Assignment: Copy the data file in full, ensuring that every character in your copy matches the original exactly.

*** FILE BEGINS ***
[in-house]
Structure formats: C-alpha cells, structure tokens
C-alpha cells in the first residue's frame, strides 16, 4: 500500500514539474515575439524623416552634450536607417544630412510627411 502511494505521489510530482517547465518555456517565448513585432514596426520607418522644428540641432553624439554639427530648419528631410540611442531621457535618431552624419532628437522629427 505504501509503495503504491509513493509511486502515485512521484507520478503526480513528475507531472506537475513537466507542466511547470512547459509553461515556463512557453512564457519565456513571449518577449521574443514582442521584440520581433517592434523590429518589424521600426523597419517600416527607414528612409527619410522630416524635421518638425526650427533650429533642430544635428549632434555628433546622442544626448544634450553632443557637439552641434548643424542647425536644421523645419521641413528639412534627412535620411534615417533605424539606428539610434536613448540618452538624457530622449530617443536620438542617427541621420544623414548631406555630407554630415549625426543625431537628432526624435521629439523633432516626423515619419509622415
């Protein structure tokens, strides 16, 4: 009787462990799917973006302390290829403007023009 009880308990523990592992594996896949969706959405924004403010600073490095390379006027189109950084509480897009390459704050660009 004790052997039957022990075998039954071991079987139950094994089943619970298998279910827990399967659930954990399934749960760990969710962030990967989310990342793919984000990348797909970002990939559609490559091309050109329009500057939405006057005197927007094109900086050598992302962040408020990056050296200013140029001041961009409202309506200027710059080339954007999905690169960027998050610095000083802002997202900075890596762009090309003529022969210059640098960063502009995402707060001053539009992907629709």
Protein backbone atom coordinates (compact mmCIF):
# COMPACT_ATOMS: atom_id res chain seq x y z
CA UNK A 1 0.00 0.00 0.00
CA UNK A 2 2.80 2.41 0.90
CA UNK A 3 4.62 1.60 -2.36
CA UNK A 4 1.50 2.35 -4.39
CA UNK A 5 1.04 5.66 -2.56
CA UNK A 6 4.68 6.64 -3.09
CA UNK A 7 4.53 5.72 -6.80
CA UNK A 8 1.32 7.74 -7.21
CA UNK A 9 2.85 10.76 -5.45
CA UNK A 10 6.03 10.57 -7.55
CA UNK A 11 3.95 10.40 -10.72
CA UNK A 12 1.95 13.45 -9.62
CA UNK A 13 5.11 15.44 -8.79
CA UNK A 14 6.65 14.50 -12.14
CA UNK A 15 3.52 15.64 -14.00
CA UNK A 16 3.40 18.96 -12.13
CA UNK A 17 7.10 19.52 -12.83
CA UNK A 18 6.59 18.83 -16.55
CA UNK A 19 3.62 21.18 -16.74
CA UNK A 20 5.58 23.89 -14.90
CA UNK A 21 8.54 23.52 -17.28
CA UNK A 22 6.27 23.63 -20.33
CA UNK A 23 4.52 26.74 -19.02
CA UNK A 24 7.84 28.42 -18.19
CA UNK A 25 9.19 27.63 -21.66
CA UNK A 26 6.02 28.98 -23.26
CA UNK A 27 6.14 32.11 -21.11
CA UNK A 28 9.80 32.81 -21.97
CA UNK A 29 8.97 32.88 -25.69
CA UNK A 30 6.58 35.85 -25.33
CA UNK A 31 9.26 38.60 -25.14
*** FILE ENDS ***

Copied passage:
[in-house]
Structure formats: C-alpha cells, structure tokens
C-alpha cells in the first residue's frame, strides 16, 4: 500500500514539474515575439524623416552634450536607417544630412510627411 502511494505521489510530482517547465518555456517565448513585432514596426520607418522644428540641432553624439554639427530648419528631410540611442531621457535618431552624419532628437522629427 505504501509503495503504491509513493509511486502515485512521484507520478503526480513528475507531472506537475513537466507542466511547470512547459509553461515556463512557453512564457519565456513571449518577449521574443514582442521584440520581433517592434523590429518589424521600426523597419517600416527607414528612409527619410522630416524635421518638425526650427533650429533642430544635428549632434555628433546622442544626448544634450553632443557637439552641434548643424542647425536644421523645419521641413528639412534627412535620411534615417533605424539606428539610434536613448540618452538624457530622449530617443536620438542617427541621420544623414548631406555630407554630415549625426543625431537628432526624435521629439523633432516626423515619419509622415
């Protein structure tokens, strides 16, 4: 009787462990799917973006302390290829403007023009 009880308990523990592992594996896949969706959405924004403010600073490095390379006027189109950084509480897009390459704050660009 004790052997039957022990075998039954071991079987139950094994089943619970298998279910827990399967659930954990399934749960760990969710962030990967989310990342793919984000990348797909970002990939559609490559091309050109329009500057939405006057005197927007094109900086050598992302962040408020990056050296200013140029001041961009409202309506200027710059080339954007999905690169960027998050610095000083802002997202900075890596762009090309003529022969210059640098960063502009995402707060001053539009992907629709």
Protein backbone atom coordinates (compact mmCIF):
# COMPACT_ATOMS: atom_id res chain seq x y z
CA UNK A 1 0.00 0.00 0.00
CA UNK A 2 2.80 2.41 0.90
CA UNK A 3 4.62 1.60 -2.36
CA UNK A 4 1.50 2.35 -4.39
CA UNK A 5 1.04 5.66 -2.56
CA UNK A 6 4.68 6.64 -3.09
CA UNK A 7 4.53 5.72 -6.80
CA UNK A 8 1.32 7.74 -7.21
CA UNK A 9 2.85 10.76 -5.45
CA UNK A 10 6.03 10.57 -7.55
CA UNK A 11 3.95 10.40 -10.72
CA UNK A 12 1.95 13.45 -9.62
CA UNK A 13 5.11 15.44 -8.79
CA UNK A 14 6.65 14.50 -12.14
CA UNK A 15 3.52 15.64 -14.00
CA UNK A 16 3.40 18.96 -12.13
CA UNK A 17 7.10 19.52 -12.83
CA UNK A 18 6.59 18.83 -16.55
CA UNK A 19 3.62 21.18 -16.74
CA UNK A 20 5.58 23.89 -14.90
CA UNK A 21 8.54 23.52 -17.28
CA UNK A 22 6.27 23.63 -20.33
CA UNK A 23 4.52 26.74 -19.02
CA UNK A 24 7.84 28.42 -18.19
CA UNK A 25 9.19 27.63 -21.66
CA UNK A 26 6.02 28.98 -23.26
CA UNK A 27 6.14 32.11 -21.11
CA UNK A 28 9.80 32.81 -21.97
CA UNK A 29 8.97 32.88 -25.69
CA UNK A 30 6.58 35.85 -25.33
CA UNK A 31 9.26 38.60 -25.14